Teach Through Games: Visual Brainstorms

Teach Through Games: Visual Brainstorms

Age level: Upper Elementary, Middle School, High School

I love this game so much, and I think you’ll love it to. Be sure to enter for your chance to win a copy!

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Description: ThinkFun presents 100 brainteasers with humorous illustrations. There are several categories of brainteasers, so with a little bit of prep you can select not only the appropriate level but also of the appropriate type of questions for your learner. Another aspect of these cards that I love is that each one contains a bonus question, and if you see the icon that looks like an eye (on the bottom right of the illustration below) then you know there will be a visual bonus question that requires players to remember a detail from the illustration.


The front of the card includes a great illustration, a color coded symbol (the fact to the left of the title) to show difficulty level, the brainteaser, and an “eye” symbol if there is an additional visual recall challenge.

Skills & Modifications: There are very few modifications you can make with an activity such as this. Fortunately, ThinkFun has provided so opportunities for you. First, there are three different levels, which are very easy to identify based no the borders of the cards (green is easy, blue is hard, and red is very hard.)


Logical Thinking/Abstract Thinking/Problem Solving – These cards provide many opportunities to work on both logical thinking and abstract thinking. It may be valuable to separate out the cards that are in a category your learner has a strength in, such as coded messages, then introducing other more challenging cards over time.

Spatial Skills – Many of the puzzles included in this game require spatial skills in order to solve the problems. If your learner is motivated by the pictures and/or activities, this might be a great avenue for addressing spatial skills.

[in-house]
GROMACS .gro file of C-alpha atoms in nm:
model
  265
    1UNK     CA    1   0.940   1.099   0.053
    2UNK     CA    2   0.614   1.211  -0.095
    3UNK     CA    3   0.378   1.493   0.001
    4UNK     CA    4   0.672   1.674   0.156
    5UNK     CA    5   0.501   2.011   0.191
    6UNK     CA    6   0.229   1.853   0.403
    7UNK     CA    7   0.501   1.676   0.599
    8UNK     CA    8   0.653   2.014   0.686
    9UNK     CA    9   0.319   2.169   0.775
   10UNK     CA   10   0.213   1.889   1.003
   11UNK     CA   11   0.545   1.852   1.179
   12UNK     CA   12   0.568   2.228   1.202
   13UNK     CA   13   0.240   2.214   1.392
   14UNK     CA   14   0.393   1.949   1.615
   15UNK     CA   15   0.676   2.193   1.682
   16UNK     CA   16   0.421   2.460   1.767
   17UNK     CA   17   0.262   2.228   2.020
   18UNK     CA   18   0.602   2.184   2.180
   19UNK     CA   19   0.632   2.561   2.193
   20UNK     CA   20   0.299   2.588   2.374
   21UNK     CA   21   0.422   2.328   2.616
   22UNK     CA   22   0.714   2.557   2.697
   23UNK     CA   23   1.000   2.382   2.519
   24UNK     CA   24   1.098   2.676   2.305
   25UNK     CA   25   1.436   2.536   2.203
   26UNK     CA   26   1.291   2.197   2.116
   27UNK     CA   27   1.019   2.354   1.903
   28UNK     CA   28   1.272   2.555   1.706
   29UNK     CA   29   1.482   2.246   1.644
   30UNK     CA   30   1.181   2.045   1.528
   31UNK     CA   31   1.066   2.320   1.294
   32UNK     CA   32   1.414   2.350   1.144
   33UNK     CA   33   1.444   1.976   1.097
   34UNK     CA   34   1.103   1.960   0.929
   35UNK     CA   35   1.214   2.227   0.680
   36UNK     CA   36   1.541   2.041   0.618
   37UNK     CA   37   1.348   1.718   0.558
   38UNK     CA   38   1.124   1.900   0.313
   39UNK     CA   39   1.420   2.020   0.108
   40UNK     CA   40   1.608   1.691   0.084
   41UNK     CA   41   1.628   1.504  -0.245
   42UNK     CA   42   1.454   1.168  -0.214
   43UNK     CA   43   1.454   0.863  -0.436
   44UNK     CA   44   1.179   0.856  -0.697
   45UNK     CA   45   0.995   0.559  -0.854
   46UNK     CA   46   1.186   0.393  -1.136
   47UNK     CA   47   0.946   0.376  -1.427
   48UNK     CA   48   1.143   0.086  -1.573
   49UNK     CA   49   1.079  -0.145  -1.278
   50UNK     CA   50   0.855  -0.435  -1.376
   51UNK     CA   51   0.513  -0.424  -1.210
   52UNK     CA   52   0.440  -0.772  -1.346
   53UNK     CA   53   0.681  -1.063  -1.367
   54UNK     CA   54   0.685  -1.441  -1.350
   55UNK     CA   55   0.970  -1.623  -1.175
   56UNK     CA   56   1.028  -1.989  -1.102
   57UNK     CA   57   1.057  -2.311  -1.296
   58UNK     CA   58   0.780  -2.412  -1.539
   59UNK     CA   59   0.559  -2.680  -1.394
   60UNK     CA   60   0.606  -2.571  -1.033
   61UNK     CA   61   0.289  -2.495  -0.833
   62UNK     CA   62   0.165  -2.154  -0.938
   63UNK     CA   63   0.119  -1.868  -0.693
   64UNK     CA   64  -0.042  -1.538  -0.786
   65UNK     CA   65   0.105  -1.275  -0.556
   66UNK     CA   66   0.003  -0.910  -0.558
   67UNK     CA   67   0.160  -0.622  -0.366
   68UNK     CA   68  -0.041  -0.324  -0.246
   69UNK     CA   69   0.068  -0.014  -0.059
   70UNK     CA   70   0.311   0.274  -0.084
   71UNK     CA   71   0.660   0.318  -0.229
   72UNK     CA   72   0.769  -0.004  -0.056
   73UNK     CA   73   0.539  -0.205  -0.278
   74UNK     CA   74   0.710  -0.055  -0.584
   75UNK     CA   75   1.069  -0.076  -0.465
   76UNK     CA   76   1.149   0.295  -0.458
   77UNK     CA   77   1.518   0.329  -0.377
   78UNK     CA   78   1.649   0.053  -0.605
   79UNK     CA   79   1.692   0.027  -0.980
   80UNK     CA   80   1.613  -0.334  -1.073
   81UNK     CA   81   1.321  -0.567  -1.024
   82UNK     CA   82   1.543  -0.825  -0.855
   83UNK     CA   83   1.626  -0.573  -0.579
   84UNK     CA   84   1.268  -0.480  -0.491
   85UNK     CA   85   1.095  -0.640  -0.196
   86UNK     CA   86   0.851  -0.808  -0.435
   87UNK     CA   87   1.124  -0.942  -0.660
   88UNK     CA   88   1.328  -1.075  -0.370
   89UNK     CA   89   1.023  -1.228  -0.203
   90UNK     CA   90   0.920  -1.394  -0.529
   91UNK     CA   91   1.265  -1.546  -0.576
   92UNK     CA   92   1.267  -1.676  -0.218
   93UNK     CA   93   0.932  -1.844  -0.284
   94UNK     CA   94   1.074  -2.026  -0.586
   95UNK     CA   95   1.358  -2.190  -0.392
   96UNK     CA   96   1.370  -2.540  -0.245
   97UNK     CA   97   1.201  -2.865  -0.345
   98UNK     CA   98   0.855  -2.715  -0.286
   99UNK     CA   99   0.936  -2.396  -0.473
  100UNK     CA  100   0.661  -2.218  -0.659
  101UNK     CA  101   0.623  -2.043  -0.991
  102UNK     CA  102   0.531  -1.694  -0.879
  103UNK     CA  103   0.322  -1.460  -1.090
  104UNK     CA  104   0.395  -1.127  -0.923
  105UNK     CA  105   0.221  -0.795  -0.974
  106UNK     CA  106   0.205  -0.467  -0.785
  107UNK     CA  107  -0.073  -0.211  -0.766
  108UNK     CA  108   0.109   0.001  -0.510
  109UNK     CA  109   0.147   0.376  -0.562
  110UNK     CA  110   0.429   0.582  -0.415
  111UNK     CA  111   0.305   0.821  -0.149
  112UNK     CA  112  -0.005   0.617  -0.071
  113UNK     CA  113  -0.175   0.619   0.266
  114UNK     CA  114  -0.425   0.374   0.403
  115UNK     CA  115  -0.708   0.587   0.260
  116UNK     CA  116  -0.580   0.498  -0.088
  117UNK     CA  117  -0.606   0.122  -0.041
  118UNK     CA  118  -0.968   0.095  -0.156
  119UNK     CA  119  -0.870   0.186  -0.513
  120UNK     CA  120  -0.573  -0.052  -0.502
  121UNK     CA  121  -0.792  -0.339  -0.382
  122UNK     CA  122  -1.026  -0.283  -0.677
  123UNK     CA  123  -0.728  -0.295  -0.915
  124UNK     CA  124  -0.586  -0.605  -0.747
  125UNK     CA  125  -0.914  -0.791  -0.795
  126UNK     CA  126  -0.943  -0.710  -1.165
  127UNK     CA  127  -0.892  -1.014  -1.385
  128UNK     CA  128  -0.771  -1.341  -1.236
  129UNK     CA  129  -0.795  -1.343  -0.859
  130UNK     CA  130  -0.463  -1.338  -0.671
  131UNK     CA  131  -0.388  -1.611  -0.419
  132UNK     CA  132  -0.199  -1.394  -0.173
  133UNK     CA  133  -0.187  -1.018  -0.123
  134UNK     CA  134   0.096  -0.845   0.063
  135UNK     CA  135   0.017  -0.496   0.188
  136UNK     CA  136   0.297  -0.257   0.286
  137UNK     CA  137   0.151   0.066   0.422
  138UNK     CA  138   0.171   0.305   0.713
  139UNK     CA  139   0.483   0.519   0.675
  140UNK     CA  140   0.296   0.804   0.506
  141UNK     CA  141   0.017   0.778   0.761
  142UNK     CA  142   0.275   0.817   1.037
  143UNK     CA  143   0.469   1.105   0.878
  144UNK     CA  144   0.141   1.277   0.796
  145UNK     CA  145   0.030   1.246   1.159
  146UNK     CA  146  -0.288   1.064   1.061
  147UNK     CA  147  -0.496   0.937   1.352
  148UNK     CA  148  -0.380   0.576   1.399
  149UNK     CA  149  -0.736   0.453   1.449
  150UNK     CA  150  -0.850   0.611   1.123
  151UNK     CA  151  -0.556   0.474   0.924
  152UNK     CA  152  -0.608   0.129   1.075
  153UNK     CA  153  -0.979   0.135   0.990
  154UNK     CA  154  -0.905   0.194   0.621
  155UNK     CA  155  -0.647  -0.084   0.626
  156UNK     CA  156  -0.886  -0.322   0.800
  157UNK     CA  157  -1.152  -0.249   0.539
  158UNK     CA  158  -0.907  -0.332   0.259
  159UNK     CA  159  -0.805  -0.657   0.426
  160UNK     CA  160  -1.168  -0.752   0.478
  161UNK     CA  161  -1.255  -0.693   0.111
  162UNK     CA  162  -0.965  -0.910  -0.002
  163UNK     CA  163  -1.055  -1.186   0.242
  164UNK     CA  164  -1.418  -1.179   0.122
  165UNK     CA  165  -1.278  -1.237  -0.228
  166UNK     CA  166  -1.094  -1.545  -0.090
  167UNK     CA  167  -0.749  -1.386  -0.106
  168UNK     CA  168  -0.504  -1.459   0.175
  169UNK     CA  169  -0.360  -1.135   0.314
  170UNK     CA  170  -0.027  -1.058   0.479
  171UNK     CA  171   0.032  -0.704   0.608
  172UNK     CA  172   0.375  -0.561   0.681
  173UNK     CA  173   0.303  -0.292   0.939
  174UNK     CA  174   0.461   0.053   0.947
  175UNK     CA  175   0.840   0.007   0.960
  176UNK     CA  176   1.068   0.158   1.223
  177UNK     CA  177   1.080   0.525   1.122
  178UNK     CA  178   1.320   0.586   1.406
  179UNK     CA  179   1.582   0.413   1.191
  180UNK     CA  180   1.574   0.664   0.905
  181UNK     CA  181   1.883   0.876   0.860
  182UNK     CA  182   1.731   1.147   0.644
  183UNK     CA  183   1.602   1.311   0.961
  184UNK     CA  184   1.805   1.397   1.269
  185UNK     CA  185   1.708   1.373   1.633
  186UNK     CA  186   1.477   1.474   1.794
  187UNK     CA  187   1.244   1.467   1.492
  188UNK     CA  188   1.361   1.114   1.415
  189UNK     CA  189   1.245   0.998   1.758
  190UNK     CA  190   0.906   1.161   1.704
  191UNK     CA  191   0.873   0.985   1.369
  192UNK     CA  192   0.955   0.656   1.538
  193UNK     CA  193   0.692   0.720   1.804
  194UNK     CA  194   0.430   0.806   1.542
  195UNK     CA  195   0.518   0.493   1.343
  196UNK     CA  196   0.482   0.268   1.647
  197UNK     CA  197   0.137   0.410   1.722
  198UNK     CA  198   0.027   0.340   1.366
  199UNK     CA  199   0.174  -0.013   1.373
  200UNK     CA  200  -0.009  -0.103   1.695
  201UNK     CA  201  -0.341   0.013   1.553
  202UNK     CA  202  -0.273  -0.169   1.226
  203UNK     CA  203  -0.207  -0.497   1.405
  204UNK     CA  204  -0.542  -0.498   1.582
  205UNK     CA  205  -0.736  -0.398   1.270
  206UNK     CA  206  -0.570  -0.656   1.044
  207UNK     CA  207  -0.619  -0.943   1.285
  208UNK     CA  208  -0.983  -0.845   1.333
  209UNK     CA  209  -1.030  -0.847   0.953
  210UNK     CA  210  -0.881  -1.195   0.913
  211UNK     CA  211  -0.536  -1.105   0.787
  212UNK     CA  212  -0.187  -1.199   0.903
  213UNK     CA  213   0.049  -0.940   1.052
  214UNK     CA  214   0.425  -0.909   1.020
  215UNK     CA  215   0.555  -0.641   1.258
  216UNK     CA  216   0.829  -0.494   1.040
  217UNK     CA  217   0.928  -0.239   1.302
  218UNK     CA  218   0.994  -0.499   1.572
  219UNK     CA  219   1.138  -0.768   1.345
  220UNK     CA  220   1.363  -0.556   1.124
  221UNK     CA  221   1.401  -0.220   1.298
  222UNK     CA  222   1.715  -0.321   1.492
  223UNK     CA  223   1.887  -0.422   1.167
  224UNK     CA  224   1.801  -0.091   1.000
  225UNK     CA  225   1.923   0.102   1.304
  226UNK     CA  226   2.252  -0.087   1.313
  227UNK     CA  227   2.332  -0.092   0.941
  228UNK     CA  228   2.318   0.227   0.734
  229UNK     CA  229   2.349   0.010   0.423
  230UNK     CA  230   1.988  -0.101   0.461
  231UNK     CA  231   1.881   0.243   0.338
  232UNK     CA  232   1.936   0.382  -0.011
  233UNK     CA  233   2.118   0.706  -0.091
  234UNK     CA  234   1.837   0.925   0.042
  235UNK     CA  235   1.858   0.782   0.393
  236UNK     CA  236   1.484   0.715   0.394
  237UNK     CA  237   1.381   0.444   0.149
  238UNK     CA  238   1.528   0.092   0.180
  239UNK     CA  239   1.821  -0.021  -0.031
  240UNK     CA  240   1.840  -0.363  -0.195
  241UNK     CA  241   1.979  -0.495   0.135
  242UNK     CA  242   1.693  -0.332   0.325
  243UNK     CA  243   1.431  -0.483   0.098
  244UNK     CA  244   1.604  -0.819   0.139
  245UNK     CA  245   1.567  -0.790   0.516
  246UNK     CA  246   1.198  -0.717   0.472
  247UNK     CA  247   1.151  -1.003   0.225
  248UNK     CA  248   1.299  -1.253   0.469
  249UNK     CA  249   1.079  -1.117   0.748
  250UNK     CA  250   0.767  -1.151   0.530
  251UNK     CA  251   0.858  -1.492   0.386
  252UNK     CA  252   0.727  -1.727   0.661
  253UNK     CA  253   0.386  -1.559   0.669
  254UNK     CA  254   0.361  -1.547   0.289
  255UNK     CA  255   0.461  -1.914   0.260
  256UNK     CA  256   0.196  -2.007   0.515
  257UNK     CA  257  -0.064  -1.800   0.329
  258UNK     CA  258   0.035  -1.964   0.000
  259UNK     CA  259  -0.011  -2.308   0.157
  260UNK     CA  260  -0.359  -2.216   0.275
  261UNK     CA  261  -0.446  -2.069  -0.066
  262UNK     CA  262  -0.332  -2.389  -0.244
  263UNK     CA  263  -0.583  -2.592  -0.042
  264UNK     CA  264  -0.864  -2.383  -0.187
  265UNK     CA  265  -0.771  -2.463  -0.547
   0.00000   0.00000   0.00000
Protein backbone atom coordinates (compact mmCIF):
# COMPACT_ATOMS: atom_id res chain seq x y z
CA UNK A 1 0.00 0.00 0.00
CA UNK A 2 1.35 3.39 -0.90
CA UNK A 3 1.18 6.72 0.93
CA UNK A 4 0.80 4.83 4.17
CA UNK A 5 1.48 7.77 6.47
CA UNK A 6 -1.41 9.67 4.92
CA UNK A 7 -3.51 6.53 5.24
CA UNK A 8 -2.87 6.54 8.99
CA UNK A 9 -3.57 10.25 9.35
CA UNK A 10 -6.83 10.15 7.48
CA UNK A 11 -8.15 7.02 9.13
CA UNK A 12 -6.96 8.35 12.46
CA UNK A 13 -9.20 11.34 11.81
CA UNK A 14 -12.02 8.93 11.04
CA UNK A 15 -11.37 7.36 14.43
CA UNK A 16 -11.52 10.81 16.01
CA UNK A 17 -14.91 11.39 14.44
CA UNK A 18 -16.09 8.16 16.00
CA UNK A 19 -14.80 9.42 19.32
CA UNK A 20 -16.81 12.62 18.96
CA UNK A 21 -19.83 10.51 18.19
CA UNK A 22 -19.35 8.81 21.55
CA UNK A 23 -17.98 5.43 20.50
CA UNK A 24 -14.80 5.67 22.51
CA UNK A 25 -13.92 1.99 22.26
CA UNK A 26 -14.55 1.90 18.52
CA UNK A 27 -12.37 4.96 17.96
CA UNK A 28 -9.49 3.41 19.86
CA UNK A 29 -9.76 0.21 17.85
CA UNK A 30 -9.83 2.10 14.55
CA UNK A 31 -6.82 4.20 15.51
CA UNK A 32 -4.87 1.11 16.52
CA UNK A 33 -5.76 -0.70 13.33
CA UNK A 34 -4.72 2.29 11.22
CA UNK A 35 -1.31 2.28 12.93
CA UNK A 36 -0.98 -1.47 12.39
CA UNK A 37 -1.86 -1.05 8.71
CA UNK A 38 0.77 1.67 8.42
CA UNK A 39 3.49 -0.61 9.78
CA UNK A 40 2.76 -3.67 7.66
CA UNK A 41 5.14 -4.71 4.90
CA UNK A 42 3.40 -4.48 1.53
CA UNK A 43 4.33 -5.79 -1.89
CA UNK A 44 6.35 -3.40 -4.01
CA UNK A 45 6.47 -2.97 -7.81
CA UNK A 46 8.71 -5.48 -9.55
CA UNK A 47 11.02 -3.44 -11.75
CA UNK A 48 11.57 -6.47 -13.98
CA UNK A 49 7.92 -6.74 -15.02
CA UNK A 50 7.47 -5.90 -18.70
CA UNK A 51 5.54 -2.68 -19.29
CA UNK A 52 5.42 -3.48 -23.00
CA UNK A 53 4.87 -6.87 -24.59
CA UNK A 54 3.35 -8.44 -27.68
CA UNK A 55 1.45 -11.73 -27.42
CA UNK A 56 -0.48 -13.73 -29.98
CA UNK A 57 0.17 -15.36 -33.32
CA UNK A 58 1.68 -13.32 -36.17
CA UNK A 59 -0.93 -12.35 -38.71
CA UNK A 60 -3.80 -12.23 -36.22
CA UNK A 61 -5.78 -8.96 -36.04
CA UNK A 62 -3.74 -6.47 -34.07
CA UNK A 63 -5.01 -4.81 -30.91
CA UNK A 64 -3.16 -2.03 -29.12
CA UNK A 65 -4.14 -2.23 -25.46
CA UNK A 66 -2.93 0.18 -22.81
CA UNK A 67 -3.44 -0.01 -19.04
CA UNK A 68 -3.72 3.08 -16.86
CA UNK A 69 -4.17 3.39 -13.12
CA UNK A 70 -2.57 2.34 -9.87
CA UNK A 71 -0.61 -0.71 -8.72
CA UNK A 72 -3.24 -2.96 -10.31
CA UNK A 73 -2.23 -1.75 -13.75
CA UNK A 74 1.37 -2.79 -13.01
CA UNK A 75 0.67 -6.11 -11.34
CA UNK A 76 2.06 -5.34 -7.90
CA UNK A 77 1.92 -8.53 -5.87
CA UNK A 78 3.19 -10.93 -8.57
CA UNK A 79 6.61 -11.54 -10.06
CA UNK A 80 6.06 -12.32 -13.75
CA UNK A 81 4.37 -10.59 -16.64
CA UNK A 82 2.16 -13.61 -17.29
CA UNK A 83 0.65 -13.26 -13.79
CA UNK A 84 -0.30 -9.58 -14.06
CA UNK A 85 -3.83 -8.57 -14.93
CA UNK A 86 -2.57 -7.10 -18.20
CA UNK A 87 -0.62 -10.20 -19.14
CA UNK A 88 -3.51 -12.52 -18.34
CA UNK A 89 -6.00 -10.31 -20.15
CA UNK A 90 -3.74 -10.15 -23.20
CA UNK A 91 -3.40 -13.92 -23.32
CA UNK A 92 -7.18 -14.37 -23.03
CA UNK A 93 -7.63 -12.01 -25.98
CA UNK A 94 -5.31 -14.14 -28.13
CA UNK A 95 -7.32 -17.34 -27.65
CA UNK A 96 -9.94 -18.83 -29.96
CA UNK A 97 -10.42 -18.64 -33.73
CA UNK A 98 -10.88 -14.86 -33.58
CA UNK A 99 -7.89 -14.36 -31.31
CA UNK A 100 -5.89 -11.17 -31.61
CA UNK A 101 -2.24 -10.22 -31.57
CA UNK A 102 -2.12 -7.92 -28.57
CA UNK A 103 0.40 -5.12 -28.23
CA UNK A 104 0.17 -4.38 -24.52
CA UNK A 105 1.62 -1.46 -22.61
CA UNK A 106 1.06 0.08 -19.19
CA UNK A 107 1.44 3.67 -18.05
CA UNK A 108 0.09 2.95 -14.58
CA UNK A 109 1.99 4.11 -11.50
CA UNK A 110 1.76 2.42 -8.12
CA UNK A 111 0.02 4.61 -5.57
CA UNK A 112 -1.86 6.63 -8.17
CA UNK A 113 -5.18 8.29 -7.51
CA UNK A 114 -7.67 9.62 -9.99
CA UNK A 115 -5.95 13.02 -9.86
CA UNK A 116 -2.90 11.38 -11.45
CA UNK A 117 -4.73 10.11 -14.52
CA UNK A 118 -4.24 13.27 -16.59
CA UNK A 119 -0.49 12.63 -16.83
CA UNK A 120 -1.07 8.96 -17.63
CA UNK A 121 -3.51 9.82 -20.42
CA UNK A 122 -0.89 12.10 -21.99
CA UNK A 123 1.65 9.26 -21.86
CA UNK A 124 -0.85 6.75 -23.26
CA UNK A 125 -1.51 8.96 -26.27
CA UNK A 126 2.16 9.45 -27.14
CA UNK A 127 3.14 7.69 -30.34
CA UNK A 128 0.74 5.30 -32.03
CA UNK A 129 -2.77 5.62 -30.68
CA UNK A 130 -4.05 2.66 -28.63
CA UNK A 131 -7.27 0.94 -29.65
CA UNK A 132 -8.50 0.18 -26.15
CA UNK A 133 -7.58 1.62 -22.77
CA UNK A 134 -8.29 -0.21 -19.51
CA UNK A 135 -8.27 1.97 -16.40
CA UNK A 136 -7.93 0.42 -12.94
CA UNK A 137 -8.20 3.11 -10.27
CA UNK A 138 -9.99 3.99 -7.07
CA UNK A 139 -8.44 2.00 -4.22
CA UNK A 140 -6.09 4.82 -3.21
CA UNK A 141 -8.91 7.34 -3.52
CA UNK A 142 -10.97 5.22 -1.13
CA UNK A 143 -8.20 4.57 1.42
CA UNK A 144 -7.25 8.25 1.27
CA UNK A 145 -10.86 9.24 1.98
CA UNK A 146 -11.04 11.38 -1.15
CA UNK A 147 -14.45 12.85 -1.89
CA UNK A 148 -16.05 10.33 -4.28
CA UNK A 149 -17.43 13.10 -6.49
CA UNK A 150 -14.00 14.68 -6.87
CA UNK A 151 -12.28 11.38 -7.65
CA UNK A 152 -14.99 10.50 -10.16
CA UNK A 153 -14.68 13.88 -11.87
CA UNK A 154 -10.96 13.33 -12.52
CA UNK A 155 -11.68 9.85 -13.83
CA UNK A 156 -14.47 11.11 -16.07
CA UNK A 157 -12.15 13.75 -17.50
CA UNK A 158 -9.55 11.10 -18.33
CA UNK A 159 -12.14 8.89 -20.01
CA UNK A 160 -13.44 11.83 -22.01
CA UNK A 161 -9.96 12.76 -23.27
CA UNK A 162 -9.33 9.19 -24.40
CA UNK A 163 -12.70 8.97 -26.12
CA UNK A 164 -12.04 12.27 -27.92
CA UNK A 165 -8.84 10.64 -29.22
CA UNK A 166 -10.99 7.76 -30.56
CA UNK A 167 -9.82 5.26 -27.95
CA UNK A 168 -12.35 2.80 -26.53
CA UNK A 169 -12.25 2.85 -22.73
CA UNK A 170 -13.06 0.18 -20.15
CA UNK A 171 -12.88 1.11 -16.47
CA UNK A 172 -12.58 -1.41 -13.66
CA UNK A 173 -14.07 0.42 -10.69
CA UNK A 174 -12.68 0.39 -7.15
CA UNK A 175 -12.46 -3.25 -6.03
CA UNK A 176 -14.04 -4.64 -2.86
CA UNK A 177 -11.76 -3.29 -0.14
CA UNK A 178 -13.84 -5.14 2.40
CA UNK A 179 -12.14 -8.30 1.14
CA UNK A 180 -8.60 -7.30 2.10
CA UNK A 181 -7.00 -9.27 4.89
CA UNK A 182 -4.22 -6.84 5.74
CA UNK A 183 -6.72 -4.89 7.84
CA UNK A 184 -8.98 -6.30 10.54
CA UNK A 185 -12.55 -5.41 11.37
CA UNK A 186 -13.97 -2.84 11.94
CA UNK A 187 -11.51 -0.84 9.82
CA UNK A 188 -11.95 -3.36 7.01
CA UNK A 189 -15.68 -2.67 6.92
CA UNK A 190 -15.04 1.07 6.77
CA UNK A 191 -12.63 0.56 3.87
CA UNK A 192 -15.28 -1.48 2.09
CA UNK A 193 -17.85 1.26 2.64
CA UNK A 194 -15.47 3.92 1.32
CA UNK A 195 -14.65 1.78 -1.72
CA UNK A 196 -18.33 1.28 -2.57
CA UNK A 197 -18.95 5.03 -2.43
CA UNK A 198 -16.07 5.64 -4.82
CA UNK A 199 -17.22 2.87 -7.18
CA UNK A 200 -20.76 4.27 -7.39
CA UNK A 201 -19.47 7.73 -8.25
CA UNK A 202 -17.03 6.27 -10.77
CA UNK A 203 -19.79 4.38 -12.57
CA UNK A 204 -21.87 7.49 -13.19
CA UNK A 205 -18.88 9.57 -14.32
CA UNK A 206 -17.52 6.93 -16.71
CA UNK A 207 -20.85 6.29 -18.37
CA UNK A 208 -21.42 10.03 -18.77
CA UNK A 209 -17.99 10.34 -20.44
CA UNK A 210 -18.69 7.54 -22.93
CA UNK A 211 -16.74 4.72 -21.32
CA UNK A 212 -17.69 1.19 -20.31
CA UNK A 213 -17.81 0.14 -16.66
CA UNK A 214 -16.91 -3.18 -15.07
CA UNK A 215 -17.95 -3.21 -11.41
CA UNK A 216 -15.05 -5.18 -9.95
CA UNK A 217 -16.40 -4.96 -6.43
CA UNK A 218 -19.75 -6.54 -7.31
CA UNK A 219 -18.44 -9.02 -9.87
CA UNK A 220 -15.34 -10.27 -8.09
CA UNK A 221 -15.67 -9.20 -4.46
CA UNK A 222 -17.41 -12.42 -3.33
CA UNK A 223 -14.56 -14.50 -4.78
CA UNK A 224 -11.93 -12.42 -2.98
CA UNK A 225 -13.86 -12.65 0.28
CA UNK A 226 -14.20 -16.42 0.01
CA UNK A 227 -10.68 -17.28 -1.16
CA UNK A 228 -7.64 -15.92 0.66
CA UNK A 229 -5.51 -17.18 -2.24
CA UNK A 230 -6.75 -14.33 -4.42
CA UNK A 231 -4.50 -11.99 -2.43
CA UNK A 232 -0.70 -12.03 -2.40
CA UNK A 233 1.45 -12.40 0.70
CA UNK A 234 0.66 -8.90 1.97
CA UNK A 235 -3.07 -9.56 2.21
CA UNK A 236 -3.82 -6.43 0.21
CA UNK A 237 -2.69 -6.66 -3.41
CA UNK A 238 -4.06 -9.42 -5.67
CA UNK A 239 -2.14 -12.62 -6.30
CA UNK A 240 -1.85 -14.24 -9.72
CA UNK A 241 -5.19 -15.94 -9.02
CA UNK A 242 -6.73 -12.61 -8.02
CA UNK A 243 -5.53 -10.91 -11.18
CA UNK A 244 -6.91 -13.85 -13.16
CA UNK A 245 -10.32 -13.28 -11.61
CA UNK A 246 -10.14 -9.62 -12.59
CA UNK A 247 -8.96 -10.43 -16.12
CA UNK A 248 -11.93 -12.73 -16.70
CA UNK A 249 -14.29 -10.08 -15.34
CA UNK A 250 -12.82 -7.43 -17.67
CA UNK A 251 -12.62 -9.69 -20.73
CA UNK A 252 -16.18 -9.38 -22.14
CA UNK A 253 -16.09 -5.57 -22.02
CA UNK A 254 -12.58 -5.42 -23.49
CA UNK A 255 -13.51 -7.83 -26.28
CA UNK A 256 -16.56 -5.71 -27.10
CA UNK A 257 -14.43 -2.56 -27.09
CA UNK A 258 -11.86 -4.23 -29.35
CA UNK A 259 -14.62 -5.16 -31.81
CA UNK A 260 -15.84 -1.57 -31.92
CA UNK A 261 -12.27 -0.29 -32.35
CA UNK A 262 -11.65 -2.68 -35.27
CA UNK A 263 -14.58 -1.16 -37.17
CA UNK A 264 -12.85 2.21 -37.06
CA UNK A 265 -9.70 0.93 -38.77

Pros: I love that this can be played independently or as part of teams. Another pro is the clearly marked levels so you can select the appropriate cards for your learner. A final aspect of this game that I love is many learners with autism are very strong in visual activities, which means they can participate well in these puzzles with same-age peers.

Cons: The only con is that you can’t modify the activity much. Take a look at the cards to determine if they’re the best fit for your learner and his/her current skill level.

visua-6550-loresspillCost: $14.99 You should invest in this game if: you have a learner who is highly motivated by visual activities, you are seeking ways to engage your learner in team activities, or your learner enjoys puzzles.



Visual Brainteasers was provided to me for free by the company ThinkFun to write about here. This did not influence my opinions on the game. The thoughts and ideas above are all my own.

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1 Comment

  1. What kind of room has no doors or windows?


  1. Math Teachers at Play #85 | Let's Play Math! - […] Sam Blanco (@SamBlancoBCBA) reviews a strewable puzzle resources for upper-elementary and middle school kids (and adults!): Visual Brainstorms. […]